Couple waits for more than a year amid fiancé visa backlog

Ryan Lee and his fiancé, Angelica Sofronio (FOX 9)

Ryan Lee and his fiancé, Angelica Sofronio, didn’t spend their two-year anniversary together in-person. Instead, they were forced to celebrate over their cell phones, with Ryan in Stillwater and Angelica in the Philippines. 

"I remember when I left the Philippines, she wondered when she was going to see me again. I told her I would be right back but I didn’t realize that things would be closed down for over two years now," said Lee.

Ryan proposed to Angelica just before the COVID-19 pandemic broke out and applied for a fiancé visa shortly after, which allows engaged partners of U.S. citizens to travel to America as long as the couple gets married within 90 days of arrival.

Pre-pandemic, the process took anywhere from 3 to 9 months. Angelica and Ryan have been waiting for more than a year.

"It seems we’ve done everything perfectly, but they haven’t given us a date. We are just kind of hanging. We don’t know what’s going to happen next," said Lee.

Because of the pandemic, many embassies and consulates suspended routine visa services, including the one in the Philippines. There’s now extensive delays for many trying to get this type of non-emergency visa.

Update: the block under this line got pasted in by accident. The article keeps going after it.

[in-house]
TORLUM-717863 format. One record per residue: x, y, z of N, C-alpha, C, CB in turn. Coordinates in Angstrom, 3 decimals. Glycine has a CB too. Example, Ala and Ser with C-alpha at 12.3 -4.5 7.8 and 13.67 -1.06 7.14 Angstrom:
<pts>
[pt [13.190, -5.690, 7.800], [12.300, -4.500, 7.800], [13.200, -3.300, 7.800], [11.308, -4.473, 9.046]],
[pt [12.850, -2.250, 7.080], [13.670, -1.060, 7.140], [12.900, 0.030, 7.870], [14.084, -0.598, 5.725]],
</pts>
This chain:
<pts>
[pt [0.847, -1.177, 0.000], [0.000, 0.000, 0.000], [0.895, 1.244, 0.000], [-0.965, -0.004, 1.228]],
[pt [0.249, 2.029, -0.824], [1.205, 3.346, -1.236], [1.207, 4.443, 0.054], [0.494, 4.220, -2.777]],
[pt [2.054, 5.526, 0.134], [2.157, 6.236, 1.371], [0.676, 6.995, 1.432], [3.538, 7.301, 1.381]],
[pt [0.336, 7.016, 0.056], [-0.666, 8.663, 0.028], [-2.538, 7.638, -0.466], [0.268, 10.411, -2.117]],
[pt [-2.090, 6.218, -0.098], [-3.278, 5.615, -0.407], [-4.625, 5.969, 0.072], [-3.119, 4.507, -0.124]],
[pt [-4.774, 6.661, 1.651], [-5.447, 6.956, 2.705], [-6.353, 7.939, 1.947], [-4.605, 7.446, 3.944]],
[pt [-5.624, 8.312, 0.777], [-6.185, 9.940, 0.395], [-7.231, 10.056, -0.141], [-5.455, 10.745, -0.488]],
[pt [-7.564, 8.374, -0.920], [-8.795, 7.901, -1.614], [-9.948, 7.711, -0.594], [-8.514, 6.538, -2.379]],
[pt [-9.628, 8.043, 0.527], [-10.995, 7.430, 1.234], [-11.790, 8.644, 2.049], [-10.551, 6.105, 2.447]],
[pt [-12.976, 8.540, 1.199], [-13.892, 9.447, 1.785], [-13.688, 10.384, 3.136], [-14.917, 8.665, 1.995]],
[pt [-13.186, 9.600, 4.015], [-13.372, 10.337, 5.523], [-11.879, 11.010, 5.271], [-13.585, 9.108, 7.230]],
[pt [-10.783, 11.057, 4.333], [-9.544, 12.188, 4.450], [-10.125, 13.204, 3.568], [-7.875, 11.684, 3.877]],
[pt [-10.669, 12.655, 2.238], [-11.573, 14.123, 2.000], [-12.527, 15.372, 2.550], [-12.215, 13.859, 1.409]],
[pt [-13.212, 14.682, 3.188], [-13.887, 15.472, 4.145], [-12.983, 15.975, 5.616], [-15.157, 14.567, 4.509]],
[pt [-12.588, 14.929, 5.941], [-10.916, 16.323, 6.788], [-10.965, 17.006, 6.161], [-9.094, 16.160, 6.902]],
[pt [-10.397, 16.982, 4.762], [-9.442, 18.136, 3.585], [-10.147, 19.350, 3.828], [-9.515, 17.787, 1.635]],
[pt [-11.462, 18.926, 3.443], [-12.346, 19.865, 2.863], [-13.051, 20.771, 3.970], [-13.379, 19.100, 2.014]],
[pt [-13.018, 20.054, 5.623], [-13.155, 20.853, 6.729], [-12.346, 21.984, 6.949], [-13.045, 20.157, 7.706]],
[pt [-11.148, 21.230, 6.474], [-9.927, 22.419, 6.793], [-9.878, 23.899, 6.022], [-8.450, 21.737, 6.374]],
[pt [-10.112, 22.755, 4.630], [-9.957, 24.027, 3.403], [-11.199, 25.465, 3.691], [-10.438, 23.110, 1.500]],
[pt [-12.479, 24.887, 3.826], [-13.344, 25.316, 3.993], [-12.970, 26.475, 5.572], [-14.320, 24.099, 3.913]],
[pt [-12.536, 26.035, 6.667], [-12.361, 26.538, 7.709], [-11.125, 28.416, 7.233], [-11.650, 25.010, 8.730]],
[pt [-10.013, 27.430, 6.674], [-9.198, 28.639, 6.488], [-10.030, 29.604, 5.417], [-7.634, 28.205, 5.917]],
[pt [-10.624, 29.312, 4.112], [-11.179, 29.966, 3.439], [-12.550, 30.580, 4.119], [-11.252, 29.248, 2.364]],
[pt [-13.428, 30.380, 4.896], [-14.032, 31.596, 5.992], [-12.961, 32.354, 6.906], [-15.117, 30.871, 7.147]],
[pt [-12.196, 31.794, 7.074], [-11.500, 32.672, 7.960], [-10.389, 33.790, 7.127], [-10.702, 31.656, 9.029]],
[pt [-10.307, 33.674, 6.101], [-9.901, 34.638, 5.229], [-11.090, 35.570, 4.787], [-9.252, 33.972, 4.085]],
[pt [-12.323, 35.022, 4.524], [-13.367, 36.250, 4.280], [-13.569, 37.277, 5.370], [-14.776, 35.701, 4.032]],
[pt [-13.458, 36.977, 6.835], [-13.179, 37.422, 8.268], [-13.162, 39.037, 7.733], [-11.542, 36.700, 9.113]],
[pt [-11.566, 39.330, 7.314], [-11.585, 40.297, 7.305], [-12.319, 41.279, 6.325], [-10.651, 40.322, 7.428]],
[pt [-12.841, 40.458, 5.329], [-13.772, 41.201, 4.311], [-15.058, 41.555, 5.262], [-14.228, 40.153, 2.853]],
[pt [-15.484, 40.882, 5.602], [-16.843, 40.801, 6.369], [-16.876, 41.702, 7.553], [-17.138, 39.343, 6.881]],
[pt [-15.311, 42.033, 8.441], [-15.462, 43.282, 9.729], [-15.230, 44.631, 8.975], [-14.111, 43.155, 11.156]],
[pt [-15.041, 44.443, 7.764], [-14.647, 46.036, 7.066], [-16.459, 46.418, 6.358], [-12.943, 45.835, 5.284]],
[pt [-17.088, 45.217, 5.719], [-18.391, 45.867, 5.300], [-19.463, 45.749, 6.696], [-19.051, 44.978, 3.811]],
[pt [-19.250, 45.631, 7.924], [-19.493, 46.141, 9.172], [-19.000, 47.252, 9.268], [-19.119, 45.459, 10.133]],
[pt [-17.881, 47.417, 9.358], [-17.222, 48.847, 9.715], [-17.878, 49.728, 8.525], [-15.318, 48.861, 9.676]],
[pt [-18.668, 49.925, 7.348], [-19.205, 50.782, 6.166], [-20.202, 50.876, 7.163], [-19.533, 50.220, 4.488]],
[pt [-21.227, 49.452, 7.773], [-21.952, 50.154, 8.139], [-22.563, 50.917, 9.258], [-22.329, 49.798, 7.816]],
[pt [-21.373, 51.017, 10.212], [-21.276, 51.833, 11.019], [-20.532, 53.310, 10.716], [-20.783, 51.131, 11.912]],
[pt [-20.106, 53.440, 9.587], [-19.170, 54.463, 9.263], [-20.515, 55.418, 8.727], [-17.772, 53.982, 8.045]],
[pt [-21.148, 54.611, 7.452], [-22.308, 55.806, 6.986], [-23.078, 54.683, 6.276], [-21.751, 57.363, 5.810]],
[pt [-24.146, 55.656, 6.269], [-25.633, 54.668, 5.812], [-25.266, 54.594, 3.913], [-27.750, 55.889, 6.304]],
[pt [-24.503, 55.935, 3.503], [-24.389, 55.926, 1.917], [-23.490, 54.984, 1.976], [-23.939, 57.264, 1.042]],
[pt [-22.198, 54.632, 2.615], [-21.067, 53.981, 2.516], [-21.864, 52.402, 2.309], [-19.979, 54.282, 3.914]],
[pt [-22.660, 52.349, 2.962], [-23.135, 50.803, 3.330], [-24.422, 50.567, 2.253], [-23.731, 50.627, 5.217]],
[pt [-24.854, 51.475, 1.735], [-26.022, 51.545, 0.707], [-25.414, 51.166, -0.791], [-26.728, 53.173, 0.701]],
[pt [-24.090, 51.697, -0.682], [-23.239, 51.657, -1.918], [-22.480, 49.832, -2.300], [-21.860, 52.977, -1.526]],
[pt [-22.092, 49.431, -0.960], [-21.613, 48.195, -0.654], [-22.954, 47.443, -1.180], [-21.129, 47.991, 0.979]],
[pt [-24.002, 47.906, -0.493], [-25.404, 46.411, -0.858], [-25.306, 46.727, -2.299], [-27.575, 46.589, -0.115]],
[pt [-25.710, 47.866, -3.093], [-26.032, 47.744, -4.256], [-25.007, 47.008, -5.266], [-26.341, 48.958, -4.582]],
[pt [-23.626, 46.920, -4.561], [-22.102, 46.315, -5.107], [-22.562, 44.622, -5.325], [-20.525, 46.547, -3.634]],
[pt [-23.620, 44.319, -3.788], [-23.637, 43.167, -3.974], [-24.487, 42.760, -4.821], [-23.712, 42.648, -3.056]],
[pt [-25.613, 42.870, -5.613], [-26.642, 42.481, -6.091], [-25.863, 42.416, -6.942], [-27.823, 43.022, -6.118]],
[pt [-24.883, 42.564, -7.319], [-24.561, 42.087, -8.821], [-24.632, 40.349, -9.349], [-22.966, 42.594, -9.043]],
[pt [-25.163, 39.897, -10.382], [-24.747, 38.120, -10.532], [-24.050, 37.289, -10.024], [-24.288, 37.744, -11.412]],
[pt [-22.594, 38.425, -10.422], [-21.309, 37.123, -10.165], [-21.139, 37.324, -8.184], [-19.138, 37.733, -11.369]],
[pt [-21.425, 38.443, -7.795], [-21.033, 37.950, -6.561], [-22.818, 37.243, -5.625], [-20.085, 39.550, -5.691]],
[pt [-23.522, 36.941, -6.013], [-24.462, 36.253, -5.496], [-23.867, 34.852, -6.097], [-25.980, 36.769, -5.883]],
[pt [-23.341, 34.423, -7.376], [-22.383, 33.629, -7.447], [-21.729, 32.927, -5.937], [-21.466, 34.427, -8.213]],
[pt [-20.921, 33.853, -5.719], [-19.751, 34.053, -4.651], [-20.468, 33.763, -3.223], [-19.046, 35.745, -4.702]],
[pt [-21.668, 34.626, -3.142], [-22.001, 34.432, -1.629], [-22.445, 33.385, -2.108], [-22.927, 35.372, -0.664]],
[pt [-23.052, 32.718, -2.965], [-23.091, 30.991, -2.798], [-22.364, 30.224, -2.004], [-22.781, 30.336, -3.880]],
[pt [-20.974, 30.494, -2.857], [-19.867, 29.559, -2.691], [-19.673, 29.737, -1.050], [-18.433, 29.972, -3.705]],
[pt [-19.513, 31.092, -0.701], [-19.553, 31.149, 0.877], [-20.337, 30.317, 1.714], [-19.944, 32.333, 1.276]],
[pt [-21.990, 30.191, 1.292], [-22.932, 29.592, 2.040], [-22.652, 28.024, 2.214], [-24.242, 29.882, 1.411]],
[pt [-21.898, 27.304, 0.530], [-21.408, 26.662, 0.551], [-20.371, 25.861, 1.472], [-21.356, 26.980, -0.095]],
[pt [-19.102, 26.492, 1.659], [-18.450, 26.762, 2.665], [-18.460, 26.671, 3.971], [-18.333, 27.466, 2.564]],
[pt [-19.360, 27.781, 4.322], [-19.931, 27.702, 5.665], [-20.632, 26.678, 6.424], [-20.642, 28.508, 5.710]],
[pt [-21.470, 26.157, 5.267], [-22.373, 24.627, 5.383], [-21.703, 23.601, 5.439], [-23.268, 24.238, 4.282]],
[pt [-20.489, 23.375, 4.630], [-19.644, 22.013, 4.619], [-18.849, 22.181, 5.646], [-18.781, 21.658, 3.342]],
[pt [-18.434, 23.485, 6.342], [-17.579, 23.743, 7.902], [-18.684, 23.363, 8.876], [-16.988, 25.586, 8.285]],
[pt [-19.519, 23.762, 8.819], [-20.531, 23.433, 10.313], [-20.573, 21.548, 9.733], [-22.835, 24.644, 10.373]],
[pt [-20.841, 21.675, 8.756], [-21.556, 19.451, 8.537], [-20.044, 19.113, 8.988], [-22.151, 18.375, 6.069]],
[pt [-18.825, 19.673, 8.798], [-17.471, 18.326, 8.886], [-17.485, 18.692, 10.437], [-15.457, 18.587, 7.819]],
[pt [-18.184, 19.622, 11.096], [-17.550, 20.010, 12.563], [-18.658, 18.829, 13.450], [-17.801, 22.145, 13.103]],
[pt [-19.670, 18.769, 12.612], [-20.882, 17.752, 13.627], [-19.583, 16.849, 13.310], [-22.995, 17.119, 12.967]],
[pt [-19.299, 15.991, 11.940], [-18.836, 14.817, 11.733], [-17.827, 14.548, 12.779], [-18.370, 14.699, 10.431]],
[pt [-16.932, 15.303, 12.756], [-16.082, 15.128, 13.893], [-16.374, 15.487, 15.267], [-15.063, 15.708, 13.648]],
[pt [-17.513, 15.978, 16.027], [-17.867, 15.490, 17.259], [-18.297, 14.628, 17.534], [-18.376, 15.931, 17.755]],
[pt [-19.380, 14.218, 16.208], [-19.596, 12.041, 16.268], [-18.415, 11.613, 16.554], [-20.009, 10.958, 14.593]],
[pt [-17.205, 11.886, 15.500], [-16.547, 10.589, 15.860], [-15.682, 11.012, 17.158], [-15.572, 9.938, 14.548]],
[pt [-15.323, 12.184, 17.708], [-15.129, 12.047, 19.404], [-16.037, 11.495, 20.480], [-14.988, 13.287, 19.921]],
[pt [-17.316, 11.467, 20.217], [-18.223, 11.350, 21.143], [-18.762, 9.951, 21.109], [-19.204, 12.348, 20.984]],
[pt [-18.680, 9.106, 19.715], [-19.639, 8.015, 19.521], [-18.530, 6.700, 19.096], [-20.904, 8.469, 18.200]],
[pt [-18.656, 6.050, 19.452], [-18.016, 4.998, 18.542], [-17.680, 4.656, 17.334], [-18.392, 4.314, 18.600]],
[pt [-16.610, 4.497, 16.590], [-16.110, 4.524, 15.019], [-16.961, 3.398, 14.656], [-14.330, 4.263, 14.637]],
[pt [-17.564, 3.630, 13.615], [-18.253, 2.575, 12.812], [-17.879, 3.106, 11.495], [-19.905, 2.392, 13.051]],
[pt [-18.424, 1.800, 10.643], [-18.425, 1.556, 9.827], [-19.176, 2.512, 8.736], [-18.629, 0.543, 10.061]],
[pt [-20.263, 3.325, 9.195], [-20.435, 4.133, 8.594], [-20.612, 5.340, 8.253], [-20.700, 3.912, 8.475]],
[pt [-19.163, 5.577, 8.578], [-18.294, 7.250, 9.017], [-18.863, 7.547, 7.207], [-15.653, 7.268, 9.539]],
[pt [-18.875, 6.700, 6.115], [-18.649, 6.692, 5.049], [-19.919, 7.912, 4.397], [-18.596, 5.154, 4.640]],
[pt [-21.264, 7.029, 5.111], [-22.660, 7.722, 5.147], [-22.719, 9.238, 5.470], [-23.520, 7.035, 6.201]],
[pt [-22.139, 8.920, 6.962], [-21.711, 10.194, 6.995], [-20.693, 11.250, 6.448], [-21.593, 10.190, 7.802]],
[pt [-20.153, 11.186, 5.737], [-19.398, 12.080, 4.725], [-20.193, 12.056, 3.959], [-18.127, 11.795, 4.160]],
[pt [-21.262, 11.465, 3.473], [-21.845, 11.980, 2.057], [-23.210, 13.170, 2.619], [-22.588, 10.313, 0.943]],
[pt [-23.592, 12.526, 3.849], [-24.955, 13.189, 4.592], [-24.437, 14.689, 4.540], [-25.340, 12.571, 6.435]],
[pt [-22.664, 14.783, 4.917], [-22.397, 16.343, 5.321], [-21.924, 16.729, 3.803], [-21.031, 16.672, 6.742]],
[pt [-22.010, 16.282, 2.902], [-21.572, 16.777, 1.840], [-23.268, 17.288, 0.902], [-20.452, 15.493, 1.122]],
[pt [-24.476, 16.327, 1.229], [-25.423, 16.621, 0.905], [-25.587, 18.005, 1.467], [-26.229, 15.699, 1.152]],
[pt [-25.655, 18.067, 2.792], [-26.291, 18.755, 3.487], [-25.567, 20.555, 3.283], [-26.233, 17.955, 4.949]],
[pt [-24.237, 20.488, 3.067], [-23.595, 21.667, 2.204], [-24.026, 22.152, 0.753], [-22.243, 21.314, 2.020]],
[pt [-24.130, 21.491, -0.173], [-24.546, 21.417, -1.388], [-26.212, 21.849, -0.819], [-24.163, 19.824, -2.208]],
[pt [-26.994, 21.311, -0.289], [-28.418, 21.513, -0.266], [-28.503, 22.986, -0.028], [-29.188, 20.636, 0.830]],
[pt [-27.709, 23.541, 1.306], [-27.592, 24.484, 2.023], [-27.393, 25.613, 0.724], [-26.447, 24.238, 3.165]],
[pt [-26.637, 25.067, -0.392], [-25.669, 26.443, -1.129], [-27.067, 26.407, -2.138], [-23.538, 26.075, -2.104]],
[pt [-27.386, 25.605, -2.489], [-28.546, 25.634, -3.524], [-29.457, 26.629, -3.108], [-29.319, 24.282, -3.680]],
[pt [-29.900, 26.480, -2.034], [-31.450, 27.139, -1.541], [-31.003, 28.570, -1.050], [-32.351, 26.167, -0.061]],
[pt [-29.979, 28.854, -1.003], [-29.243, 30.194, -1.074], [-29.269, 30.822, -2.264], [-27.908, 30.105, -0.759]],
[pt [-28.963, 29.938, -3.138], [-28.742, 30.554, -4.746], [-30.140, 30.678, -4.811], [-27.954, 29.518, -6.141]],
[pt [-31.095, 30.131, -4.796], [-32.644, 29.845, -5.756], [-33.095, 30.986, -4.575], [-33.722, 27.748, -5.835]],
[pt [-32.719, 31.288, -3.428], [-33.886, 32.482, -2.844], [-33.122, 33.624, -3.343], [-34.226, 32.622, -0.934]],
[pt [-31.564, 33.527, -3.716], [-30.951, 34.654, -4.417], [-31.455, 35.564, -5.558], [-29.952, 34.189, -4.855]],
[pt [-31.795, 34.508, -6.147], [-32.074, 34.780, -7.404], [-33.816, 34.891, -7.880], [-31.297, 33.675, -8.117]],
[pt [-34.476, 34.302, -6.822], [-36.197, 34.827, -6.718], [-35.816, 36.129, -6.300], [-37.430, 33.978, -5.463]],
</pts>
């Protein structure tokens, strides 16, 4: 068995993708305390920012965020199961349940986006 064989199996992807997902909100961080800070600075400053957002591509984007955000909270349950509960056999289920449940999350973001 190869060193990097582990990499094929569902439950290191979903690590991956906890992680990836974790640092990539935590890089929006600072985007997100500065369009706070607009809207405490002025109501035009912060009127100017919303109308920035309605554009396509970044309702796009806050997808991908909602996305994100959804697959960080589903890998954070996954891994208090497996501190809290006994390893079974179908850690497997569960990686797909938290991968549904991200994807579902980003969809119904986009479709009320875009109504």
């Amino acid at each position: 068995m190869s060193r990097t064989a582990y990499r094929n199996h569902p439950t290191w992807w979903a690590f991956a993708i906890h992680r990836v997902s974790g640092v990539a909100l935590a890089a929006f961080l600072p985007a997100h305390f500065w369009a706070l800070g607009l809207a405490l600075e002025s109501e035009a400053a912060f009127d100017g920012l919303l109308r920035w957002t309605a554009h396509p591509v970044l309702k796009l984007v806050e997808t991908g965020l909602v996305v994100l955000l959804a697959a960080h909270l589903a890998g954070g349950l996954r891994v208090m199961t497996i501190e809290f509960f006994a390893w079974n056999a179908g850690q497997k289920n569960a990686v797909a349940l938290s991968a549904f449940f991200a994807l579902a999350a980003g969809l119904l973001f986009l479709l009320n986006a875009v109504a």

In fact, dozens of couples recently sued the U.S. embassy in Manila, alleging their fiancé visas are being slow tracked.

"I understand there’s COVID-19 going on, and yes, it’s created a backlog, but what is being done about it?" said Lee.

For his part, Lee has done everything he can from home in Minnesota, contacting the National Visa Center, the U.S. embassy in Manila, various Philippine consulate offices, and U.S. representatives and senators from Minnesota. The news he has received from them has not always been good.

A congressional staffer told Ryan the process could take another one to two years to be completed.

"I don’t even think it should take 3 to 9 months, but for it to take over a year and to not communicate? No answers. We pay a lot of tax money that this should be taken care of," said Lee.